**I LOVE that you know this! I am obsessed with anything regarding Convention City. (If you tell me I can't have something, I will not rest till I get it...)*

*Hey, let me know when you find a copy!

CONVENTION CITY is also one of my favorites to research and collect stuff on. I have several original stills and other material such as original reviews, etc.

 

*The Film Forum in NYC did a reading of the script about 10 years ago*

..**I've been to many pre-code film series at The Film Forum over many years, but sorry couldn't make that one.

 

*Love the mystery regarding this film's disappearance. I know for a while it was believed that Warner ordered all copies destroyed, but apparently that has been questioned in recent years (especially at the Vitaphone Project website). It does seem very odd that not even a trailer exists.*

 

Speaking of the trailer, here's some more CONVENTION CITY trivia for you: a listing of all the music heard in the original 1933 trailer:

1. Untitled original composition (credited to "Staff").

2. Lonely Lane (Irving Kahal and Sammy Fain).

3. Original (untitled) by M.K. Jerome.

4. Hail, Hail, The Gang's All Here (Sullivan).

5. Original (untitled) by M.K. Jerome.

 

*The "teaser trailer" on You Tube really was a great idea.*

 

That was actually an attempt to recreate what the opening titles & credits might have looked like, not the trailer.

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> {quote:title=Scottman wrote:}{quote}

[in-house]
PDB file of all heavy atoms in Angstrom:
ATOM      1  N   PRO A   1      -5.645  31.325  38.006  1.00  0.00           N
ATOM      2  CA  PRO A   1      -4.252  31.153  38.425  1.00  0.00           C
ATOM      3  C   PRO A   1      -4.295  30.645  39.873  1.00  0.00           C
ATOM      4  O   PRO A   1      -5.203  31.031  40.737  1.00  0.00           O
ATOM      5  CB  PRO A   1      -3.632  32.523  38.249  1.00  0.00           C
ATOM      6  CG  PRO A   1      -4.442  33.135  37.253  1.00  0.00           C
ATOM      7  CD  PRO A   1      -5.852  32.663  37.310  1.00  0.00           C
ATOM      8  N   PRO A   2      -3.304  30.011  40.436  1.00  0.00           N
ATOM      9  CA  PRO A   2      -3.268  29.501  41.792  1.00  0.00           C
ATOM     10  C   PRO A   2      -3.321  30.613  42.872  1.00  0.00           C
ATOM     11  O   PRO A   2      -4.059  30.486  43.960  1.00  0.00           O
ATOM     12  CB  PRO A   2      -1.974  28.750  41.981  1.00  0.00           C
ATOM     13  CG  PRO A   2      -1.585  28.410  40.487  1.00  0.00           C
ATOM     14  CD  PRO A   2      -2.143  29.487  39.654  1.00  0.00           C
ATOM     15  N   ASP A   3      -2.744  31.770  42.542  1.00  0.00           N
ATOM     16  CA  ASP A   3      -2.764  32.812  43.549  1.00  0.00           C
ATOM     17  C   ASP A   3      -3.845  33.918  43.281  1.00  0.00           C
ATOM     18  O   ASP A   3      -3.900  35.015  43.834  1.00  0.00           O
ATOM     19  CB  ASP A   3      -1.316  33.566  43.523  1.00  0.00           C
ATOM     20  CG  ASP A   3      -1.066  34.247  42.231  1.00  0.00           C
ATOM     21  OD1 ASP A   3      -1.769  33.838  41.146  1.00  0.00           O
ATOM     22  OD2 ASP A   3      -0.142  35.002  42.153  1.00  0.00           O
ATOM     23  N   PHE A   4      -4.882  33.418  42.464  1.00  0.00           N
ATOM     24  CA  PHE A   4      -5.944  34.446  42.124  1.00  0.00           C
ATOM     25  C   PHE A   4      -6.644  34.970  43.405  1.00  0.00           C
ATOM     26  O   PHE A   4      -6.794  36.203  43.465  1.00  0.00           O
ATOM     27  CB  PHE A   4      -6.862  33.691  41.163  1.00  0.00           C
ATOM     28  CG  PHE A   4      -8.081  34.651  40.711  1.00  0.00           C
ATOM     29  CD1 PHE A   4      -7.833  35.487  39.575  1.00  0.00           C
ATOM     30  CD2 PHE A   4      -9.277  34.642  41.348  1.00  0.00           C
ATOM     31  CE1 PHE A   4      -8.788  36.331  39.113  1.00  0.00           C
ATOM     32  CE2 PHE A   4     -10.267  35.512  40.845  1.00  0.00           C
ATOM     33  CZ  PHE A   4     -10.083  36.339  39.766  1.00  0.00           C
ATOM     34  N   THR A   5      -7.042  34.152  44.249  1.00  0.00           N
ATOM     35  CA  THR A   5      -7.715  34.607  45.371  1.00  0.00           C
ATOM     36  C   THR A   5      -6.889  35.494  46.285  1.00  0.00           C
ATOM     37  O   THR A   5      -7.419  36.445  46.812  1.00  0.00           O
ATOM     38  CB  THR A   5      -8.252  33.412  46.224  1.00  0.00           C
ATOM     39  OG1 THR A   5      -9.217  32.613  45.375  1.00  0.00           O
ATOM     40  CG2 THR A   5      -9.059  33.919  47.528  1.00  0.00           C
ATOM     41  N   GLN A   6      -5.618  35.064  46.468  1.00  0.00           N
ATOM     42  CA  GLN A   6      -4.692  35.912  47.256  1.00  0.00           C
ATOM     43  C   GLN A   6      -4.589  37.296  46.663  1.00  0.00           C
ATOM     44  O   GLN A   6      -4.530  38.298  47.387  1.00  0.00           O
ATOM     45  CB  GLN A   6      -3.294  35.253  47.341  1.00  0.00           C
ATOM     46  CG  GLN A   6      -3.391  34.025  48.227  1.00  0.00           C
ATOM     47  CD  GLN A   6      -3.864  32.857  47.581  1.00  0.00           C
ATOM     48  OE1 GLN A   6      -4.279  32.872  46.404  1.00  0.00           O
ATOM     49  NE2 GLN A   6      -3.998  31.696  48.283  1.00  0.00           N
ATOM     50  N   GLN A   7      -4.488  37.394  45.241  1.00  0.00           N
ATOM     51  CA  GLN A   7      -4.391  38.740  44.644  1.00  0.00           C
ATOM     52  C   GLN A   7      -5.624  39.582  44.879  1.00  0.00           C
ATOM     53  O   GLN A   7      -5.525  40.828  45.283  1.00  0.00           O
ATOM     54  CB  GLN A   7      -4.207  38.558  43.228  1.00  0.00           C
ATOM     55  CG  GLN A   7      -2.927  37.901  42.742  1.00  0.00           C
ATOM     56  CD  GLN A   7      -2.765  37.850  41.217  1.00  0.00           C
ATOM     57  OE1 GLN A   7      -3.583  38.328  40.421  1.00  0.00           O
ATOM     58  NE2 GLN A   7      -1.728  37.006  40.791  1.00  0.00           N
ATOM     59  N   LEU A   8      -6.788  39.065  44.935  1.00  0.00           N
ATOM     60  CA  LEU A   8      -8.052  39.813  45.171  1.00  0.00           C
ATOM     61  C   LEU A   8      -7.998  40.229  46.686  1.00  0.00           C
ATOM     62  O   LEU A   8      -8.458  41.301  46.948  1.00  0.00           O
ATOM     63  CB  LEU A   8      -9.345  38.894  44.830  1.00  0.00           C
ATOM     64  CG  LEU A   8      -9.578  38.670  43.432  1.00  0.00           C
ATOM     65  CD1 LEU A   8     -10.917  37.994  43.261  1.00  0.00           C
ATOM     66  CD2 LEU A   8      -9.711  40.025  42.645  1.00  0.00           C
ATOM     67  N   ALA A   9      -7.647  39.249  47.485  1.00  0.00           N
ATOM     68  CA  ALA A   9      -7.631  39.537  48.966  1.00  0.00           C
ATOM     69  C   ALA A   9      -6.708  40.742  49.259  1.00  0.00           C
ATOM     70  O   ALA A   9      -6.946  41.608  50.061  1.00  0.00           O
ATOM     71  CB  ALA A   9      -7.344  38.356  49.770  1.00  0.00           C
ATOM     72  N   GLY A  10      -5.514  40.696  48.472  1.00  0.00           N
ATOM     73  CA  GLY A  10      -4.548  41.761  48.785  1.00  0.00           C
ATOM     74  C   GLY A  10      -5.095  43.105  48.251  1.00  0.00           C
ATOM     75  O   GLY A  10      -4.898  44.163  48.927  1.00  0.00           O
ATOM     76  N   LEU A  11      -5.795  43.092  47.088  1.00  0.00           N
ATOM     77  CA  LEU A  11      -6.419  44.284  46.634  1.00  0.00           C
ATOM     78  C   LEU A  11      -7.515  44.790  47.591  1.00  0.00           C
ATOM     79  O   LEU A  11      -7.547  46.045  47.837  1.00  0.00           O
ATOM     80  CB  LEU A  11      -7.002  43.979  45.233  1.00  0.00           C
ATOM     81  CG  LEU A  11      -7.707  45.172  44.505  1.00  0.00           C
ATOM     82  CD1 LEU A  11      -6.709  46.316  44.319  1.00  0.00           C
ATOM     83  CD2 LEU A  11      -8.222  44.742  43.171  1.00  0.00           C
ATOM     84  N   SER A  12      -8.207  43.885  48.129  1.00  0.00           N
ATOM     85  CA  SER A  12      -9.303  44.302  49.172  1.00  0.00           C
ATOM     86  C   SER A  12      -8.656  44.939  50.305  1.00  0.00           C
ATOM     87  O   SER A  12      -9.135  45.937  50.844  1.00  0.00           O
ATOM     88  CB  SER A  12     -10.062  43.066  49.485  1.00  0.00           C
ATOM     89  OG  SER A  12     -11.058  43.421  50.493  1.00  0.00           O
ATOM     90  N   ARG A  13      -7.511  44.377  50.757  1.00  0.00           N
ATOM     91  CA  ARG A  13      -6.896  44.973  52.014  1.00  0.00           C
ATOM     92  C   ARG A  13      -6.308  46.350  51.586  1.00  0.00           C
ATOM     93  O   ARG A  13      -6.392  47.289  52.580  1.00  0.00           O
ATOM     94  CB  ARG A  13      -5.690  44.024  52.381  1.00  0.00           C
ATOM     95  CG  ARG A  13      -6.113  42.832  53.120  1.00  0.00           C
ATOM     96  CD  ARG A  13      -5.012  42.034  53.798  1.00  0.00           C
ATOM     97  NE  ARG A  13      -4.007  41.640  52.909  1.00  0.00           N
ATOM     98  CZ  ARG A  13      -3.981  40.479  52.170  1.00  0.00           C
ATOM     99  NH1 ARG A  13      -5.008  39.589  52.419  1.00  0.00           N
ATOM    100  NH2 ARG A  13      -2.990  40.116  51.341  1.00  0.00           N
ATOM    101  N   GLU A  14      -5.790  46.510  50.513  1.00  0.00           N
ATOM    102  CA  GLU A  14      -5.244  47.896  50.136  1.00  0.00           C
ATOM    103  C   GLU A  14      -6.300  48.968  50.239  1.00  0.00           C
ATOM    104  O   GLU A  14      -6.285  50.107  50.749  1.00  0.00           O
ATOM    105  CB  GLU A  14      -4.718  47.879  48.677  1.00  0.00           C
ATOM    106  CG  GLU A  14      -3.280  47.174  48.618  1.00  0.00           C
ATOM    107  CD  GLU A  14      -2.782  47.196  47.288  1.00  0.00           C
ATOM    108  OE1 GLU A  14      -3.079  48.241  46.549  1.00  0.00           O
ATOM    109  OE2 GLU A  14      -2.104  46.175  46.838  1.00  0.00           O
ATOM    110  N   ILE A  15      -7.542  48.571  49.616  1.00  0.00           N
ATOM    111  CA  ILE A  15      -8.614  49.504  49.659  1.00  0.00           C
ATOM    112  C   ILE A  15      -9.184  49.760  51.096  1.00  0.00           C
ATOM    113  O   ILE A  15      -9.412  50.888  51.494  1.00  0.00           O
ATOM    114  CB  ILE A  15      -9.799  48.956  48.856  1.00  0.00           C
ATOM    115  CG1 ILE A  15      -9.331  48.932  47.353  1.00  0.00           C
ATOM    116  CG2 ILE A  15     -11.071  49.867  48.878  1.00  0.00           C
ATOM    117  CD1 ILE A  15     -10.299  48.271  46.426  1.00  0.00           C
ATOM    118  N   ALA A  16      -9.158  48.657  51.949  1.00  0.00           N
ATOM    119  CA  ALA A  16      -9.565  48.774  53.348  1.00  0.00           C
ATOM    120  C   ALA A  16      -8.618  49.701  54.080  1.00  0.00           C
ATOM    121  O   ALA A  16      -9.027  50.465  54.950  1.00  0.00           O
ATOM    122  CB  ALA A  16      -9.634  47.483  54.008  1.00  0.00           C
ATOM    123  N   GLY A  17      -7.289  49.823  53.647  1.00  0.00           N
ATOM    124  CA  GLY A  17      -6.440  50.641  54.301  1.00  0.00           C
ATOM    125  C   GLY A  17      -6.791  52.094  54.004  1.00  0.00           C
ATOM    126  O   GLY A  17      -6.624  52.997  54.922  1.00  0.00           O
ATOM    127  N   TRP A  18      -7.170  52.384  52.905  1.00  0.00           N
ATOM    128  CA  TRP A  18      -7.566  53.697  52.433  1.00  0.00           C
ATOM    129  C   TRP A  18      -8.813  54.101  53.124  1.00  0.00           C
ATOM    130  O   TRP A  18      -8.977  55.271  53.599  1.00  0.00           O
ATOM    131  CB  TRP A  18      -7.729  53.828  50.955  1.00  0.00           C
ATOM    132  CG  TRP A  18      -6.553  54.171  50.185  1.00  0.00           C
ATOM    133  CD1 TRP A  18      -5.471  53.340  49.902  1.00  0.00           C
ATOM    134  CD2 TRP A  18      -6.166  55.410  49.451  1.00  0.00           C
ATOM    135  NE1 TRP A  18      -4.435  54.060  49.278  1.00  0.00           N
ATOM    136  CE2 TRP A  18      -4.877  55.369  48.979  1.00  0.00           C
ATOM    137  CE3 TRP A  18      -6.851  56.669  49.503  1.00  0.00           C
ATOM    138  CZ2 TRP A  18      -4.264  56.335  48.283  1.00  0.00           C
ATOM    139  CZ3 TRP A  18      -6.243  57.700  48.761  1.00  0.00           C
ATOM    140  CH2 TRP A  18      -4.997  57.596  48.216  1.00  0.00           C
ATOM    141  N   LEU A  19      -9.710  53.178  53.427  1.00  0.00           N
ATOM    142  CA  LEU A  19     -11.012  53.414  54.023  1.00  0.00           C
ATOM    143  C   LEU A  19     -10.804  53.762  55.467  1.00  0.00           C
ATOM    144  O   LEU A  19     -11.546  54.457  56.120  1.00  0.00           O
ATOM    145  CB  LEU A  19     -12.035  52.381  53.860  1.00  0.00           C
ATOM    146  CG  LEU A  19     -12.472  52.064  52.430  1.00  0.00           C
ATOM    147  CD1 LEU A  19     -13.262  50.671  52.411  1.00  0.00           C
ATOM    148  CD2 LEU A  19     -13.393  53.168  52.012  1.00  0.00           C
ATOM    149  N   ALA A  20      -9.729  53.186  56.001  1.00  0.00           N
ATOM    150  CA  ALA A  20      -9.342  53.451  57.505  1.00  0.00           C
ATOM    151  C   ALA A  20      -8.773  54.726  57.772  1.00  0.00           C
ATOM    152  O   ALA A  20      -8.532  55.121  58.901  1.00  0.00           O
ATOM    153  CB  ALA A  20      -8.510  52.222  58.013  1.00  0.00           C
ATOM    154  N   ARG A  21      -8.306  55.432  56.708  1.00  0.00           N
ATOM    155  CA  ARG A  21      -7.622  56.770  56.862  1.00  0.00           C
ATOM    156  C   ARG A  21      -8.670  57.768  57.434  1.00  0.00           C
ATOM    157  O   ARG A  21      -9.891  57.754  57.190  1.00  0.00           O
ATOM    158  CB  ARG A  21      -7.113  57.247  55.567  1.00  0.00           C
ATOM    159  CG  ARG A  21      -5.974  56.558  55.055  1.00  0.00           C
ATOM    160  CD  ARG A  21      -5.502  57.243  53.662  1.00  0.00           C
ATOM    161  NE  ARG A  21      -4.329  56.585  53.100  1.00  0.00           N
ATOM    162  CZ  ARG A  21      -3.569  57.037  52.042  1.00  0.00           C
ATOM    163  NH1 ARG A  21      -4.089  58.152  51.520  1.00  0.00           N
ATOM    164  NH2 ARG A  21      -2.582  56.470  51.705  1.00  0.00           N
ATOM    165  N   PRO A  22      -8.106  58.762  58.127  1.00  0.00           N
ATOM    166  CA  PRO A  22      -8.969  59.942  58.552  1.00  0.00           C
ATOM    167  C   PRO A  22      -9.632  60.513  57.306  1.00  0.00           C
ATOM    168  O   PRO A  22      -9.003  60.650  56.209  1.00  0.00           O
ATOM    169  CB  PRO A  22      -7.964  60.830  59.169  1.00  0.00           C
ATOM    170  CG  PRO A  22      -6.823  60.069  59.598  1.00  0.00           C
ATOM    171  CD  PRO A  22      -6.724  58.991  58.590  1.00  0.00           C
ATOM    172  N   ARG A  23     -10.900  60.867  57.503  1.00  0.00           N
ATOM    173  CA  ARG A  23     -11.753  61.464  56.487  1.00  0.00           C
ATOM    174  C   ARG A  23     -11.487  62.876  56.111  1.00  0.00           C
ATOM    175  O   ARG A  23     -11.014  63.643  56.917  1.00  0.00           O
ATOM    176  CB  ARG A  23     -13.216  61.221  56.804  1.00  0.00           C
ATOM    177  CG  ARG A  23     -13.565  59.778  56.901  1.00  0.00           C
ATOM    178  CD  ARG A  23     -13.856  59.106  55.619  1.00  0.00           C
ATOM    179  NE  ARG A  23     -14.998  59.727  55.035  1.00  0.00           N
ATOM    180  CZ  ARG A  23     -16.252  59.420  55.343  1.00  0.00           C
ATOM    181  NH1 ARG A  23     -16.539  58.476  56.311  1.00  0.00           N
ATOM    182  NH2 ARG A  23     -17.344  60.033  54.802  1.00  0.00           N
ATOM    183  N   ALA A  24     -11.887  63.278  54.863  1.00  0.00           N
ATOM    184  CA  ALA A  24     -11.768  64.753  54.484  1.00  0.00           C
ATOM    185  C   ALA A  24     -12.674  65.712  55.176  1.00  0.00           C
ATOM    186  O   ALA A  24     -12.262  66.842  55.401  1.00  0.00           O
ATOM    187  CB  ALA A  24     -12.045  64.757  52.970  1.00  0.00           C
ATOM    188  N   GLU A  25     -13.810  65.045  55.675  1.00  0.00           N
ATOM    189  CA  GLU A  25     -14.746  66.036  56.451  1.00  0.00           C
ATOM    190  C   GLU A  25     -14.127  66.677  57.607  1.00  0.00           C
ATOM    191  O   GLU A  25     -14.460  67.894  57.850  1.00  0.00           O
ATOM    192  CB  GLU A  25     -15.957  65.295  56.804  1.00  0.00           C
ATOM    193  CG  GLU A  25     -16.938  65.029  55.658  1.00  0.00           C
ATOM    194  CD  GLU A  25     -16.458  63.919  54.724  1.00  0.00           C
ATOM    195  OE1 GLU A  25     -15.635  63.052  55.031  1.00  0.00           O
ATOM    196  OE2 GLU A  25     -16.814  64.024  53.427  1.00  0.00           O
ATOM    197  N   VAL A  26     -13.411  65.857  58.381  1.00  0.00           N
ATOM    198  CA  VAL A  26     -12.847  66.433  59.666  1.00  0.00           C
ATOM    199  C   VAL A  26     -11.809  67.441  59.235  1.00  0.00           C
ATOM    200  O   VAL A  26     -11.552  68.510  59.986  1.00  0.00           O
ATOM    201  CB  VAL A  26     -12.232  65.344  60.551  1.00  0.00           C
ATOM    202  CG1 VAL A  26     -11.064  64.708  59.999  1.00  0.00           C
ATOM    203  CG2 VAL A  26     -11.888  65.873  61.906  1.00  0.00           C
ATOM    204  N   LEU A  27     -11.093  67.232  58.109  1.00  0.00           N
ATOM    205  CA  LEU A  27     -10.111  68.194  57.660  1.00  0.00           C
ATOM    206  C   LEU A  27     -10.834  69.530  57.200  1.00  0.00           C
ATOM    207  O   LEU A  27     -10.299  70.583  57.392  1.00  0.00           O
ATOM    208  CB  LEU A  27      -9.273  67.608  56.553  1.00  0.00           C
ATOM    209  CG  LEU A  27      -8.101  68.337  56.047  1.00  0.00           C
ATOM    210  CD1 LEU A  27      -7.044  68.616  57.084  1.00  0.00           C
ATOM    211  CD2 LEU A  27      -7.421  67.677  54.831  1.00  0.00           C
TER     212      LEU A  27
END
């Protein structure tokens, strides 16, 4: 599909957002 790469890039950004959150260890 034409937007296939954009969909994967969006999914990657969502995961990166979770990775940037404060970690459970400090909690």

>

> If I understand it correctly, the b/w version of DR.X is just a copy of the two color Technicolor version. The color version was thought to be lost for many years until a print was found and restored by UCLA in the 1980s.

>

 

Not quite....later b&w prints (such as what may have circulated on 16mm prior to the color restoration) may have been created from a color print, but the film was originally shot twice back when it was made, a second time with a black & white film camera because back then they weren't able to simply "create" black & white prints from the Technicolor versions.....it simply didn't work. They couldn't do that, hence the reason it was shot a second time/simultaneously with a b&w camera. I recall seeing the movie in old 16mm rental catalogs back in the 70's and early 80's, with two listings and two rental prices for the b&w and color versions...but it's hard to say if those b&w prints were from the alternate b&w shoot or simply created from the color prints of the time.

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> {quote:title=danthemoviefan wrote:}{quote}

> > {quote:title=JohnnyClay wrote:}{quote}

> > Any of you movie buffs know what ever happened to "The Blue Angel" from 1959? Much better than the 1930 version but impossible to find.

>

> FMC is showing the 1959 version at 8 a.m. ET on March 10, although it'll be in the full-screen format.

 

Thanks very much, Dan. I haven't seen it in at least 40 years. Now I have to find FMC - I don't watch much TV. Any idea why it isn't sold retail?